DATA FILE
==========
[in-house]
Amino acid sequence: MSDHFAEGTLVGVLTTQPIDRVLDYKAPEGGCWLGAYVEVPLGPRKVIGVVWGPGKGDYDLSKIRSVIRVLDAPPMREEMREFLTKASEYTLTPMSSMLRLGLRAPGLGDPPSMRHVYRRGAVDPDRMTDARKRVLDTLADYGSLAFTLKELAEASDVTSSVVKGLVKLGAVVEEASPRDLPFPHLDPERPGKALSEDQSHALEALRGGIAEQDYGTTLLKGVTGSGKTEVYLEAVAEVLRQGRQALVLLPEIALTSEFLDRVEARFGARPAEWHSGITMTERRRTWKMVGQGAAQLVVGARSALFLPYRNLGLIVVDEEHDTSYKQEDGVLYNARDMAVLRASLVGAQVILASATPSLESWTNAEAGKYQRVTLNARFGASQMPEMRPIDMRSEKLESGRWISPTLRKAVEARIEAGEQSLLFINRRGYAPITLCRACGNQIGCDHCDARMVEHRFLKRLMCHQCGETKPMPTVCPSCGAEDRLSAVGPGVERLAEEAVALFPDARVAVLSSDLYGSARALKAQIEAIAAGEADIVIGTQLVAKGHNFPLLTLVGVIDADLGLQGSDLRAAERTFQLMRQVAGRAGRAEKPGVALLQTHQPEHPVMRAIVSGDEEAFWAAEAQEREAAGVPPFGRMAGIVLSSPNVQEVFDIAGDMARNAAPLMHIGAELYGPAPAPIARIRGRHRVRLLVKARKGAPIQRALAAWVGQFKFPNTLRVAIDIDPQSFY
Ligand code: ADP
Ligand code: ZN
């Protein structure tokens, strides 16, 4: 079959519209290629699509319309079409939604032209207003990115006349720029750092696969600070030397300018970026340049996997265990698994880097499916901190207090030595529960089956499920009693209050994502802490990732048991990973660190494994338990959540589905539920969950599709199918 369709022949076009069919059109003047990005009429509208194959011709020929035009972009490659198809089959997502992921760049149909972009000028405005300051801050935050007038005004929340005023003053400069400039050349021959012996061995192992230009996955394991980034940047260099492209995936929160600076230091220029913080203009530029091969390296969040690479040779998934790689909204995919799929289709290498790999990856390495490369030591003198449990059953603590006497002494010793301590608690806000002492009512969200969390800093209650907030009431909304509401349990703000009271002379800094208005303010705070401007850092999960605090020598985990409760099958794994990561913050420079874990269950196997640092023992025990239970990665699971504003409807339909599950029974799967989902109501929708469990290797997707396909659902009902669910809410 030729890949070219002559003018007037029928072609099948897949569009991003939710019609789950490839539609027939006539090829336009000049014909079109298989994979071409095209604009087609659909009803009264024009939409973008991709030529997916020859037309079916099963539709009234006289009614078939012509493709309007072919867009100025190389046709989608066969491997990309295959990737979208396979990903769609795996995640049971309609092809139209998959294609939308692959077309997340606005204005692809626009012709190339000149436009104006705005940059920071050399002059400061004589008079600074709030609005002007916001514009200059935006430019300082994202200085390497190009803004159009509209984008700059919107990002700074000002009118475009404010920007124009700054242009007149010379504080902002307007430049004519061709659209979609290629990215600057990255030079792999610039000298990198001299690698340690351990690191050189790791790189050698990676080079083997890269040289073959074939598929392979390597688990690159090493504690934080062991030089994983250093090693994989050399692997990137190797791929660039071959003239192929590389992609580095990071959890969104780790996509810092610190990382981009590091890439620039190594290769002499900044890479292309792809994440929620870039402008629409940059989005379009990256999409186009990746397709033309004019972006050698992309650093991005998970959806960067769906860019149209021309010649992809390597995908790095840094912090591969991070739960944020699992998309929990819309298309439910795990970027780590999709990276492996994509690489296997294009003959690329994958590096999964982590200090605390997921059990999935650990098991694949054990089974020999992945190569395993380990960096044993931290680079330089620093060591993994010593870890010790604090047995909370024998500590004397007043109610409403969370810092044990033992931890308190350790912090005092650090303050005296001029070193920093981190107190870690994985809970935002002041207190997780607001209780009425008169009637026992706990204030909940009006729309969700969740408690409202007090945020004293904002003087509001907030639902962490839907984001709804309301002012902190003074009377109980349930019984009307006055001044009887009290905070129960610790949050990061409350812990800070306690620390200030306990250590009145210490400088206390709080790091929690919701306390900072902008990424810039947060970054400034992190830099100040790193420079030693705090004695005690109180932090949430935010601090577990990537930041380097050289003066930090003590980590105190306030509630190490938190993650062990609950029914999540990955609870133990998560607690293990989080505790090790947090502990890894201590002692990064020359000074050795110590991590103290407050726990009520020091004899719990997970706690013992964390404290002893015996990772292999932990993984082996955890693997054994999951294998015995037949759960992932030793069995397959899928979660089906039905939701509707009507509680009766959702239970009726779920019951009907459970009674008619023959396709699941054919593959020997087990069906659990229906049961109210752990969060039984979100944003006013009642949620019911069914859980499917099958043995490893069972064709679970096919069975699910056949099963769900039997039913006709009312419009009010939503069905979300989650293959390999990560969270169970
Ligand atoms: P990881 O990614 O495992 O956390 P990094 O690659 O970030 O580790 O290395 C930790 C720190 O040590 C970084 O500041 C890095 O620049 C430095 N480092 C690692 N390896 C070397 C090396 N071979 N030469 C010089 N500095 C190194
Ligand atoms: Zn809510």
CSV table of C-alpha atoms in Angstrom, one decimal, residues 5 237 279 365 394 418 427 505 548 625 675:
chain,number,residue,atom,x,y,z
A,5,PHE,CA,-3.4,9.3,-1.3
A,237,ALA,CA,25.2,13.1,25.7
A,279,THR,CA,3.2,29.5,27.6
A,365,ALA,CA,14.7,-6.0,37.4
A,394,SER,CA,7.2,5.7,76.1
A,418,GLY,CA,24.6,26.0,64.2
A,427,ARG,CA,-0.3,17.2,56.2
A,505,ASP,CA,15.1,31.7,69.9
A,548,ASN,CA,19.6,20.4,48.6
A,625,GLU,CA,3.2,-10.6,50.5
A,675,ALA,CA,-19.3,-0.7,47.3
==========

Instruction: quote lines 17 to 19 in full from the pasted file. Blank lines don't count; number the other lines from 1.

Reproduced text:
A,505,ASP,CA,15.1,31.7,69.9
A,548,ASN,CA,19.6,20.4,48.6
A,625,GLU,CA,3.2,-10.6,50.5